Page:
State Theatre

212 E. 4th Street,
Waterloo, IA 50703

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Additional Info

Previously operated by: Publix

Previous Names: Crystal Theatre

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State Theatre

The Crystal Theatre opened September 12, 1910 with 800 seats. It was taken over by Publix in 1929 and they closed it June 2, 1929 with the silent movie “Love and the Devil”.

In 1933 a local resident purchased the theatre and it was gutted and an adjacent cafe was also brought into the scheme and the State Theater was created. The State Theatre was opened November 15, 1933 with Helen Hayes in “The White Sister”. It was closed January 31, 1954 with “The Great Diamond Robbery”. It was gutted in 1956 and became a drugstore.

Contributed by Ken Roe

Recent comments (view all 5 comments)

Joe Vogel
Joe Vogel on January 31, 2014 at 7:41 pm

This list of Waterloo’s theaters as they appeared in city directories has the State Theatre listed beginning in 1935. There is no directory available for 1934, so the State might have opened as early as 1933, after that year’s directory had been sent to the printer. The State Theatre is last listed in the 1954 directory.

I’ve been unable to discover if the State was newly built in the 1930s, or was an earlier house called the Crystal, listed at the same address from 1910 through 1928. It might have been remodeled and reopened. No directory is available for 1929, either, so the Crystal might have closed as late as that year. No theater is listed at 212 E. Fourth in directories from 1930, 1931, or 1933.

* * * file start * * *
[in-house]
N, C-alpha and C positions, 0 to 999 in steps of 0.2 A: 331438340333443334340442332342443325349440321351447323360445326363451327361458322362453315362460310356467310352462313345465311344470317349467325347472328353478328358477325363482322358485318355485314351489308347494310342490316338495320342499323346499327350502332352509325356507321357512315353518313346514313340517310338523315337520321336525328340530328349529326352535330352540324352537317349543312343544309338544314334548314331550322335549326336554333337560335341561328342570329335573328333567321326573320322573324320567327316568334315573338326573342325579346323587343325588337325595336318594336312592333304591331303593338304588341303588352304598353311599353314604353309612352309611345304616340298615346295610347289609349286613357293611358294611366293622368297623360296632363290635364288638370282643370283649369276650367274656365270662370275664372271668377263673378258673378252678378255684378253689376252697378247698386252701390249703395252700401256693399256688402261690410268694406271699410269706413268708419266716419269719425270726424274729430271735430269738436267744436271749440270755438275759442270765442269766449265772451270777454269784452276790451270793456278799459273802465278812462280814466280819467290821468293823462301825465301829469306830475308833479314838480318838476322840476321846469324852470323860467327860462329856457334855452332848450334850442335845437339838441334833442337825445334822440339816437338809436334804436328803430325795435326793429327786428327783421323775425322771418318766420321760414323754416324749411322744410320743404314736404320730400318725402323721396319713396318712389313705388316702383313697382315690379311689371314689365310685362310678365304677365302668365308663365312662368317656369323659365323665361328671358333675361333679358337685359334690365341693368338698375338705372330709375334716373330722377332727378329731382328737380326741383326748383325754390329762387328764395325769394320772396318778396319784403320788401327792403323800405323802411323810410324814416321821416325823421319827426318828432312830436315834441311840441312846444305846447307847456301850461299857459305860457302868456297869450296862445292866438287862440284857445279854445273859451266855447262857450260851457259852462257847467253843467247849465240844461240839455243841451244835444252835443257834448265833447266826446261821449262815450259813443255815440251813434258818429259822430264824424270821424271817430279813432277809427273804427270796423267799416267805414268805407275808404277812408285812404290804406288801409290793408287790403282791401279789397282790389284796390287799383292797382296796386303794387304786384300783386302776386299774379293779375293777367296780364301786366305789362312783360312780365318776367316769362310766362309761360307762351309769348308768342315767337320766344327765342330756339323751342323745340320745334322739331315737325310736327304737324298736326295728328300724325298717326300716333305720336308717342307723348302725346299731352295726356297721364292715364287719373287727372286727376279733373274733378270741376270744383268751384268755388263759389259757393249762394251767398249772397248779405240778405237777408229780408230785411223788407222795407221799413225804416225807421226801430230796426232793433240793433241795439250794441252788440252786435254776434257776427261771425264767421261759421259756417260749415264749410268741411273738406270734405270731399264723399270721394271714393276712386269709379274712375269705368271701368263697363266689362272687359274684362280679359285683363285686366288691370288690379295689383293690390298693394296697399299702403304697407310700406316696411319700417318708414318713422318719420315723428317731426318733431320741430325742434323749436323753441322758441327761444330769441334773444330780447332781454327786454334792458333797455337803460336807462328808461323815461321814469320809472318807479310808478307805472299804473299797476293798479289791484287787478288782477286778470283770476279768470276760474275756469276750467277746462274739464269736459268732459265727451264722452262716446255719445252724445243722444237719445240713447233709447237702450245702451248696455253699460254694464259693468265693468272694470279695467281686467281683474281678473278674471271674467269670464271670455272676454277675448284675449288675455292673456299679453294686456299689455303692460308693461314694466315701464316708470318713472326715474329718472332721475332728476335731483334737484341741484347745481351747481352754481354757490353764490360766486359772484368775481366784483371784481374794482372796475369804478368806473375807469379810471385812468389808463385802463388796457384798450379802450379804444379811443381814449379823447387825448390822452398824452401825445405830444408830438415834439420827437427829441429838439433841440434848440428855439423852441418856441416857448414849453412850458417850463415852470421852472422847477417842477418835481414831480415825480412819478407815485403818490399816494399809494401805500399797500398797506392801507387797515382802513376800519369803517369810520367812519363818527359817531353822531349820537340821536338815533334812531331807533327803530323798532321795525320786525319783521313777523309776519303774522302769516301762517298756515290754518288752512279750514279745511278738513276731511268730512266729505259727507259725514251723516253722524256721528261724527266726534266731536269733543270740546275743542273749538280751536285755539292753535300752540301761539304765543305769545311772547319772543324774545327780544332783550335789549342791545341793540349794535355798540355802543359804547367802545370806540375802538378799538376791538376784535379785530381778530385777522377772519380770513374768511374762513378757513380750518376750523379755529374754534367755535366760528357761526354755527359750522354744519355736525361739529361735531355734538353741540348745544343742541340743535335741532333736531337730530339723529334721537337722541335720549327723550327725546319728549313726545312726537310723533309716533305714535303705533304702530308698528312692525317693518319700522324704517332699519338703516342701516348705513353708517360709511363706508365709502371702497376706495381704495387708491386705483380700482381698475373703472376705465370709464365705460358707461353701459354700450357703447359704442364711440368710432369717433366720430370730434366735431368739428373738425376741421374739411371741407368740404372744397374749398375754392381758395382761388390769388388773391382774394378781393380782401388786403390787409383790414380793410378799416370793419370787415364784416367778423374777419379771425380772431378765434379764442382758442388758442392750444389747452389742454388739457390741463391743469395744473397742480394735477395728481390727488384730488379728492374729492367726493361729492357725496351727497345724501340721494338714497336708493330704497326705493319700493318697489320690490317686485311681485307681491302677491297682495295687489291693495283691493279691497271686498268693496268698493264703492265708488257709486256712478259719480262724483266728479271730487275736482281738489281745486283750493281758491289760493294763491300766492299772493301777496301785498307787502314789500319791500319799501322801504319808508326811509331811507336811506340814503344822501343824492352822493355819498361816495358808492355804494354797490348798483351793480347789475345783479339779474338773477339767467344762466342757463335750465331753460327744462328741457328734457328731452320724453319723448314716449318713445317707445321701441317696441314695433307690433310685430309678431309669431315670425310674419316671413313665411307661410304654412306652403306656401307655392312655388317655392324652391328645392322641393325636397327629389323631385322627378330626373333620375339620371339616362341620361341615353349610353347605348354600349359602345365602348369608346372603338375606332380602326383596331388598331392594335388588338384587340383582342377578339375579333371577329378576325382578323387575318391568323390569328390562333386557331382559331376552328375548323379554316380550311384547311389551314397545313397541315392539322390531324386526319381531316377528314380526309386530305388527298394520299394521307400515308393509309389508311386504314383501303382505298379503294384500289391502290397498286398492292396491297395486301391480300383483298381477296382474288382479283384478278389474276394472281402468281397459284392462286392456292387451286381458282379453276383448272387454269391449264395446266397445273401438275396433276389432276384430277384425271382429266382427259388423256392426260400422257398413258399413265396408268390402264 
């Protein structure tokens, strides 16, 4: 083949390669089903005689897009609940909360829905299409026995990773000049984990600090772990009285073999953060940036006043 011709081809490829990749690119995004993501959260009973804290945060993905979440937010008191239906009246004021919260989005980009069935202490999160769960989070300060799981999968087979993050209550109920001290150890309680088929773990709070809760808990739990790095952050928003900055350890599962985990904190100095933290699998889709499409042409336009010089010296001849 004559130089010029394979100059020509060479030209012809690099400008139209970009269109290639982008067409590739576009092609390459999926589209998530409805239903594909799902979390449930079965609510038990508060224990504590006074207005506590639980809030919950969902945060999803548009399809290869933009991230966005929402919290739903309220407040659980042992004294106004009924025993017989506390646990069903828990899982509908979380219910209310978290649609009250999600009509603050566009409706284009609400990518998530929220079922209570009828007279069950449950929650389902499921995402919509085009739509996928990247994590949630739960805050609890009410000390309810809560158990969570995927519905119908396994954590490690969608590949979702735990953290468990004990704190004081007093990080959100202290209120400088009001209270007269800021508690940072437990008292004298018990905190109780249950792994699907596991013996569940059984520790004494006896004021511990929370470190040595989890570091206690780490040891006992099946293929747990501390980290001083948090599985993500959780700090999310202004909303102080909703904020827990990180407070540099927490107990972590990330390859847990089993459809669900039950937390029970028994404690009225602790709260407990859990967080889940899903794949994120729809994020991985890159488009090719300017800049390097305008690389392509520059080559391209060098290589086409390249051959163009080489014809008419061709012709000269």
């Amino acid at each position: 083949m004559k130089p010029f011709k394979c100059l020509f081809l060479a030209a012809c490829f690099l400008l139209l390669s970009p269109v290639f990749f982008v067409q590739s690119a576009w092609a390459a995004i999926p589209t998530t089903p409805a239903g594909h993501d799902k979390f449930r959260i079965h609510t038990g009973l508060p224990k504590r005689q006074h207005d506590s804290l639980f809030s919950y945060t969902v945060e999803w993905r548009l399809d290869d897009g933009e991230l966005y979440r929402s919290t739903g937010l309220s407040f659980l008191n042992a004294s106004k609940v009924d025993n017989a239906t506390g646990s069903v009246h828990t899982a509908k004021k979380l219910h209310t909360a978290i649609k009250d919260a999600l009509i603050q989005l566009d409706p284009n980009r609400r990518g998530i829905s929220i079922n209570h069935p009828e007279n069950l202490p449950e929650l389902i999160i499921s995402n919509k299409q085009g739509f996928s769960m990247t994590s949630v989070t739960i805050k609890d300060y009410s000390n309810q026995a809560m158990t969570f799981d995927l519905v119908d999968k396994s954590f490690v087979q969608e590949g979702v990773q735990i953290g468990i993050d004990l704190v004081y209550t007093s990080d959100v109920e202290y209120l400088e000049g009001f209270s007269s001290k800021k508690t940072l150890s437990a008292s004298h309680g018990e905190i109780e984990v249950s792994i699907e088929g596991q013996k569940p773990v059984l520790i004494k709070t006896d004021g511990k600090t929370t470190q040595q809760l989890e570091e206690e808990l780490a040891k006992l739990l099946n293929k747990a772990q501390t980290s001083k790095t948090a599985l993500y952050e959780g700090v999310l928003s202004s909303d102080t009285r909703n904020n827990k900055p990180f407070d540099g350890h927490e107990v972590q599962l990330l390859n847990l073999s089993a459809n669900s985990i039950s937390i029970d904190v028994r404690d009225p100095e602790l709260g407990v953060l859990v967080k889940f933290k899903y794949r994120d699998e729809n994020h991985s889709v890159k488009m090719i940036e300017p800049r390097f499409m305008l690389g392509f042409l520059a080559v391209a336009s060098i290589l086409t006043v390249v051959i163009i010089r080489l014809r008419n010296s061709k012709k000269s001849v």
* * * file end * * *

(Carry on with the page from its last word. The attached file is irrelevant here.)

Chris1982 on December 11, 2014 at 2:15 am

The Crystal Theatre was listed as closed in 1933 with only 250 seats. The State Theatre was listed as open in 1934 with 800 seats. From the seating figures I would say the State was a new build.

dallasmovietheaters on January 8, 2018 at 10:36 pm

Although movies were introduced to Waterloo, Iowa, at Turner Hall’s Electric Theatre, brother J.L. and O.C. McClinton brought nickel theaters to Waterloo, Iowa, including the Wonderland and the Dreamland. J.L.’s most ambitious project to date was when he created the Crystal Theatre launching September 12, 1910.

Publix purchased the Crystal Theatre in 1929 likely to take a competitor out of the market. The theatre closed with “Love and the Devil” on June 2, 1929 without converting to sound. In 1933, the theatre got a second chance acquired by a local resident. The theatre was expanded by gutting the Crystal and the neighboring Rowen Cafe creating the State Theatre. The State launched November 15, 1933 with “The White Sister.”

The State Theatre appears to have closed on January 31, 1954 with “The Great Diamond Robbery” playing with “Bad Blonde.” In 1956, the theatre was gutted to become a long-running Osco Drug store.

SethG on July 18, 2023 at 2:55 pm

It’s hard to tell if the bland Auto-CAD facade of what was 210-214 hides older buildings behind it. There hasn’t been an Osco for years. Even the 2009 streetview doesn’t show it. The building is called the ‘Regional Business Center’.

SethG on July 18, 2023 at 3:11 pm

Added a Sanborn view showing the plan. 1962 map shows 210-212 as one facade. I think the front was redone much more recently, and 214 incorporated into it.

Most importantly, it appears that the theater was completely demolished for the Osco. The building on the 1962 map is quite a bit deeper, and none of it is one story, which the theater is shown to be on the 1910 and 1918 maps.

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